TEACHERS ARE likely to be angered into strike action if the Government fails to deliver above-inflation pay rises, education unions warned this week.
Alan Johnson, England's Education Secretary, predicts that anything more than 2 per cent in teachers' pockets would threaten Britain's economic stability and schools' ability to hire more staff. He also said it could come at the cost of one-to-one tuition for half a million children.
Teachers' pay and conditions are the only education powers currently not devolved to Wales.
Chris Keates, general secretary of teachers' union the NASUWT, said Mr Johnson had a stark choice: either pay teachers adequately or see his reforms fail.
"We are committed to a campaign on pay," she said. "Depending on the members' response, this could well lead to industrial action."
Mr Johnson's warning is contained in his submission to the School Teachers'
Review Body on pay from 2008 to 2011. Education unions cite economists'
projections that inflation will remain above 3.5 per cent - far higher than the 2 per cent pay rise that Mr Johnson and would-be prime minister Gordon Brown are willing to concede.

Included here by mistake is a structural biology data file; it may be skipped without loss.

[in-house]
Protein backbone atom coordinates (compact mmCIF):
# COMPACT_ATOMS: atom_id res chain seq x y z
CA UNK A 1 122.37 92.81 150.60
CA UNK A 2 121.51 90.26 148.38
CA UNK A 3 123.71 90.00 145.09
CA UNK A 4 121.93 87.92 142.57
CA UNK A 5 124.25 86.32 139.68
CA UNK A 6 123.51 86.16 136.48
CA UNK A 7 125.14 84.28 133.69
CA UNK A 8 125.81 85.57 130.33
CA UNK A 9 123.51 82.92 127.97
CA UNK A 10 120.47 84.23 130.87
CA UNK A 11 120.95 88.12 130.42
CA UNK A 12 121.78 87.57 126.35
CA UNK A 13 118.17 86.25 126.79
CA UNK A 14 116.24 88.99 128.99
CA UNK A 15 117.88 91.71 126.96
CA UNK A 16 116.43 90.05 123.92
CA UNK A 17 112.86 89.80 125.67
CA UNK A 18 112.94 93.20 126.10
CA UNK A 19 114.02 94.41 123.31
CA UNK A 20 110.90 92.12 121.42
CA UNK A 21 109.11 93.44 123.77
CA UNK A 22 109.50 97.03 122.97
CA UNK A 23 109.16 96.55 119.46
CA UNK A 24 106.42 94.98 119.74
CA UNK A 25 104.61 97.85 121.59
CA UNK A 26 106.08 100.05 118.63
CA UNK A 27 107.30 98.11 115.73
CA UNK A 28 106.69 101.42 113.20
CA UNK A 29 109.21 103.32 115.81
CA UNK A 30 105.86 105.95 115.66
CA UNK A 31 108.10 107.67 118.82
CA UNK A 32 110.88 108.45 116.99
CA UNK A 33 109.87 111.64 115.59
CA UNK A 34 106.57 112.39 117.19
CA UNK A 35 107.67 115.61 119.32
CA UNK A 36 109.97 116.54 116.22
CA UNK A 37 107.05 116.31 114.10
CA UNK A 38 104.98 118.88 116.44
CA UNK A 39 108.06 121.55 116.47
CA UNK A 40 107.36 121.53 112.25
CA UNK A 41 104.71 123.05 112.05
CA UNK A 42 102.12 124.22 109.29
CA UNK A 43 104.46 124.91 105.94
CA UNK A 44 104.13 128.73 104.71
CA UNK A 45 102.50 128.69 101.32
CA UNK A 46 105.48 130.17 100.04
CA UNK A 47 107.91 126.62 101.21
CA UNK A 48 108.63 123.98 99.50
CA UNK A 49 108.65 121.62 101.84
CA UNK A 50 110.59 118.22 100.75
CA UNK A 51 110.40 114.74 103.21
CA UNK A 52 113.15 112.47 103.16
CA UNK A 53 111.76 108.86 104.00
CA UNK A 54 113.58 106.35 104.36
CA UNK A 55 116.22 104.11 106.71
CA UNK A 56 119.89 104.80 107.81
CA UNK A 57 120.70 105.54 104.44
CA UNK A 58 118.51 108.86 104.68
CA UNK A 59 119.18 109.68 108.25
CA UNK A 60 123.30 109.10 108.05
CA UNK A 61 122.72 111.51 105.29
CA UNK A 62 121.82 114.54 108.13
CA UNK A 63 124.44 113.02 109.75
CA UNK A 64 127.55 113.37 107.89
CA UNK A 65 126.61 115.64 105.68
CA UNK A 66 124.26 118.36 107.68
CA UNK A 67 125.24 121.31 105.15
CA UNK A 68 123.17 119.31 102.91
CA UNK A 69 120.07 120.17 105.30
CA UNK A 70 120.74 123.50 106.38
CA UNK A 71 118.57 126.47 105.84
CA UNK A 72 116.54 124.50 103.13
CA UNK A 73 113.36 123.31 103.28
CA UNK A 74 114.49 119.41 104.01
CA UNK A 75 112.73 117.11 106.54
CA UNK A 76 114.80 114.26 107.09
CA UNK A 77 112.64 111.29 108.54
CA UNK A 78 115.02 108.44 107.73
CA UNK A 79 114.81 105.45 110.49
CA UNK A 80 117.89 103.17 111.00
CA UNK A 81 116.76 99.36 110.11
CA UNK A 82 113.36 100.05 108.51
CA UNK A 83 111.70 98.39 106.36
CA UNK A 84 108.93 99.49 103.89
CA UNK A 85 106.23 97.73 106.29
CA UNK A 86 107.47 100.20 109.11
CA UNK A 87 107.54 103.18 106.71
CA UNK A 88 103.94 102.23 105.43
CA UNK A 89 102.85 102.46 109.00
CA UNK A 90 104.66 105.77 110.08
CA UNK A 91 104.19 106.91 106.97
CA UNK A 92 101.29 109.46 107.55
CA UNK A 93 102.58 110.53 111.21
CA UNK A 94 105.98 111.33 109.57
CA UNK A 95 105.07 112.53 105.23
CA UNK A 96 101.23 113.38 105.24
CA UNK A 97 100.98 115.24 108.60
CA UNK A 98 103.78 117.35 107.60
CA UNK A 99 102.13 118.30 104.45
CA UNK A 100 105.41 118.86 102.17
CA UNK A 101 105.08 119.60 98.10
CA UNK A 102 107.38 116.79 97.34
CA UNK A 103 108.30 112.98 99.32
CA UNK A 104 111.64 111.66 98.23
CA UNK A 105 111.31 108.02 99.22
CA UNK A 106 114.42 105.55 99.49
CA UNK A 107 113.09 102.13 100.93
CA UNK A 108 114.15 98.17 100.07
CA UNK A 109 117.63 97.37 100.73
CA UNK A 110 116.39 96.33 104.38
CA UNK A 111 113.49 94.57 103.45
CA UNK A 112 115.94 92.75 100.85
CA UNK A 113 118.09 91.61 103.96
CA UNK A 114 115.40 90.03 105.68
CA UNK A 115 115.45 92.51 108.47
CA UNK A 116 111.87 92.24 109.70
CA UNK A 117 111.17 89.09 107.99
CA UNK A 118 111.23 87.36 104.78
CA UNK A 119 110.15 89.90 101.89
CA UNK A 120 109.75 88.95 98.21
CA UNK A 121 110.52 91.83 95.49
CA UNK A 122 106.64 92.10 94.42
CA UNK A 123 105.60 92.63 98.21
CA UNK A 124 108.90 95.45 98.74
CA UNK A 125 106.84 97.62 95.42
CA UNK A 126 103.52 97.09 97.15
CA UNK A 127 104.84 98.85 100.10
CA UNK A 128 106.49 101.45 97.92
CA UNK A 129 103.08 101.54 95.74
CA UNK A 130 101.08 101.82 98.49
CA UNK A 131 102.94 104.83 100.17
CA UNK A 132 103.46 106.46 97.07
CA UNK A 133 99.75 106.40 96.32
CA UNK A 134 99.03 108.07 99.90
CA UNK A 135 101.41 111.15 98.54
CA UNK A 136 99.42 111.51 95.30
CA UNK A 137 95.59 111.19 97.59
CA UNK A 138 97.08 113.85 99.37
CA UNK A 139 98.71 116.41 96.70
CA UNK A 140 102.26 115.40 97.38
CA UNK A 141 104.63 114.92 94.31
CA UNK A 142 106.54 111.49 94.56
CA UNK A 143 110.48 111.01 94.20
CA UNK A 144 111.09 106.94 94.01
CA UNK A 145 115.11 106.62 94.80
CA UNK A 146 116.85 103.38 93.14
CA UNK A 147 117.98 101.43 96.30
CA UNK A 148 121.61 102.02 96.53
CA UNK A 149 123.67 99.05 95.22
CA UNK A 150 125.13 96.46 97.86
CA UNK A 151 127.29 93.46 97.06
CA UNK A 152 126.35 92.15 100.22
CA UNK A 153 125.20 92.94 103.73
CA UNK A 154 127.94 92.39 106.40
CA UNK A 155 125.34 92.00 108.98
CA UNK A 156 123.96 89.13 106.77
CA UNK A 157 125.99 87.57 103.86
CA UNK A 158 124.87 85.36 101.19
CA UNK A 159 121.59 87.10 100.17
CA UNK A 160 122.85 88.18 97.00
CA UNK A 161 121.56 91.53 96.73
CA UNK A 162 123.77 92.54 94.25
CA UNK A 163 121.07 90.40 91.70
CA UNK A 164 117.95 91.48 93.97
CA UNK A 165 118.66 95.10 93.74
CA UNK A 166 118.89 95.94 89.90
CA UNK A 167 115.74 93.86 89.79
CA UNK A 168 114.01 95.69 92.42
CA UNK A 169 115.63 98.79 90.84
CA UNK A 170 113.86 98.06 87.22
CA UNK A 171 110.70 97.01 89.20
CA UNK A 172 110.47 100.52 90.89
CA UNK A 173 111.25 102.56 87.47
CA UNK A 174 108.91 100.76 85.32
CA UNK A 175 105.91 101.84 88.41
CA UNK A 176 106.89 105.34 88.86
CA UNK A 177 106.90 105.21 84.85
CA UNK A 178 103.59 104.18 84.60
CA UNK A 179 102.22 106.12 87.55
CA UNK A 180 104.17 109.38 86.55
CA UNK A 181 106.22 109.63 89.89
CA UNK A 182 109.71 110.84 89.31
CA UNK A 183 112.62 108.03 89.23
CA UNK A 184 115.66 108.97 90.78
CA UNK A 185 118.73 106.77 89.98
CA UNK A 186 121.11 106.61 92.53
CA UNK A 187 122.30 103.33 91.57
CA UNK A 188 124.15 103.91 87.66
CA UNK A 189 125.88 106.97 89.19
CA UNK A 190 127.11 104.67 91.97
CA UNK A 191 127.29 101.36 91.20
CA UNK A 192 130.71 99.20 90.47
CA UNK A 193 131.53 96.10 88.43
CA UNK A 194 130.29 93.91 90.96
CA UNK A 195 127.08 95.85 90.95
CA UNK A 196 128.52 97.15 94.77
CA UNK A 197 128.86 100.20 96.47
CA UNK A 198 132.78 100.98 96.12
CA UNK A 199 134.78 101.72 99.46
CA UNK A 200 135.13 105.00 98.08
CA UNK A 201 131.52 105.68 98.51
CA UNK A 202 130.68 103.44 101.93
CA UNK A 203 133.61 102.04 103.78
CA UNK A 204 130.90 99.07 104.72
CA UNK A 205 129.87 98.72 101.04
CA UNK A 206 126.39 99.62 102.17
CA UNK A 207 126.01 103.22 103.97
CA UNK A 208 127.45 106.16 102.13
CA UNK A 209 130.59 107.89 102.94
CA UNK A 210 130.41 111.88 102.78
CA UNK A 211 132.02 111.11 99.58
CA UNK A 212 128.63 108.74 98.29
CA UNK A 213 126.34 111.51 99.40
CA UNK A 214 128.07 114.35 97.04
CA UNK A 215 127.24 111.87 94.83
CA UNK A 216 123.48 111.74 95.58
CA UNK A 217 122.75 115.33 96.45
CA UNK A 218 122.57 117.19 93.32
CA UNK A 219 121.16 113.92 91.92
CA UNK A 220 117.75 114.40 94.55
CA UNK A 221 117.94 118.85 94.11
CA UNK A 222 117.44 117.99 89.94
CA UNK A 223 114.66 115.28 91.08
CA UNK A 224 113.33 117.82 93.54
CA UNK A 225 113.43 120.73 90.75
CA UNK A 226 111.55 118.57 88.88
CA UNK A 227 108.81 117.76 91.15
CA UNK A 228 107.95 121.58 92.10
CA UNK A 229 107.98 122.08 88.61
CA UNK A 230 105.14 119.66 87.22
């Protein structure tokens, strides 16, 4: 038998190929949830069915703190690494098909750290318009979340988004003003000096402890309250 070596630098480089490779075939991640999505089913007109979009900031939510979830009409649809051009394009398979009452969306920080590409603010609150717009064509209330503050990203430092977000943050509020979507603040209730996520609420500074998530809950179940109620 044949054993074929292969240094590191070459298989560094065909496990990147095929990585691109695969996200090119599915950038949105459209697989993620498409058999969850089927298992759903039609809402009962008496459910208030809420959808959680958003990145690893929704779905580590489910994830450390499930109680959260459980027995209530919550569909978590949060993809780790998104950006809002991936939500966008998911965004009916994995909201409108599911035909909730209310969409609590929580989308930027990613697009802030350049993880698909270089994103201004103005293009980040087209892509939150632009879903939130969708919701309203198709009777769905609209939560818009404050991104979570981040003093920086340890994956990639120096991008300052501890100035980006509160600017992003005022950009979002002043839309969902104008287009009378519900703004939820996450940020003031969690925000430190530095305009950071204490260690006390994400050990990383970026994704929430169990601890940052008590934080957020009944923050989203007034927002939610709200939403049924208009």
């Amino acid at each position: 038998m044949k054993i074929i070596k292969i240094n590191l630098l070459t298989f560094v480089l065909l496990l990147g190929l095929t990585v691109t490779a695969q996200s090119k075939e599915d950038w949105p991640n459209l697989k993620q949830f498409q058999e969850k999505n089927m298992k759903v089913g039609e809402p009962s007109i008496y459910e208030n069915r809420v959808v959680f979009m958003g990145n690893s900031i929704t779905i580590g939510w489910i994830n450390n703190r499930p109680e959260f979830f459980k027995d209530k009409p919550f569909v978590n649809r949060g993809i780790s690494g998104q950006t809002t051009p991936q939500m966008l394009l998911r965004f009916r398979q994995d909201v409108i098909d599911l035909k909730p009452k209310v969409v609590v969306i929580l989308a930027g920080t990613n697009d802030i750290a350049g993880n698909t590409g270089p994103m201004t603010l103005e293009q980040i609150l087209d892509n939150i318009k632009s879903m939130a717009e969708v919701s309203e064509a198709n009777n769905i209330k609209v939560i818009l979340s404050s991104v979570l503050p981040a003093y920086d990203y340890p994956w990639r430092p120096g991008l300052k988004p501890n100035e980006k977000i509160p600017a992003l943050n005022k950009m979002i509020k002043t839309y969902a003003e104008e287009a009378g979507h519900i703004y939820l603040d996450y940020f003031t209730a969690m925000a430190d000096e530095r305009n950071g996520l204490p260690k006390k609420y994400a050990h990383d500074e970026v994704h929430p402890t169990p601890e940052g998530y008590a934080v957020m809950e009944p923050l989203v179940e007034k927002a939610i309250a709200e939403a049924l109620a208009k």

Mr Johnson says salaries for core public-sector workers, including teachers, nurses, police and the armed forces, cost pound;50 billion a year, which has a significant impact on the economy.
The Government is willing to increase teacher numbers to pay for more personalised learning, but only if pay rises remain at no more than 2 per cent.
"A settlement of 0.5 per cent above this level would equate to an additional pound;250 million cost pressure by 2010-11 - equivalent to one-to-one support for around 500,000 pupils," he said.
An extra 0.5 per cent would equate to pound;100 a year, or pound;2 a week, before tax is deducted for a newly qualified teacher.
But Mr Johnson said: "It is essential that today's pay awards do not jeopardise tomorrow's jobs in the public sector and the general economy."
Teachers' pay, he said, has risen more than that of most other public sector workers under the Labour government.
But unions argued that clamping down on pay now will drive teachers out, making impossible the Government's programmes of personalised learning, extended schools and keeping teenagers in education or training till 18.
The NUT has called for a 10 per cent pay rise, and other teachers' unions have called for a "substantial above-inflation pay rise". It met with nurses and other public-sector unions to discuss co-ordinated action last week.
Steve Sinnott, the union's general secretary, said the "effective pay cut"
proposed by the Government would mean too few teachers to provide personal tuition. Dr Mary Bousted, of the Association of Teachers and Lecturers, said it would be the biggest threat to educational standards.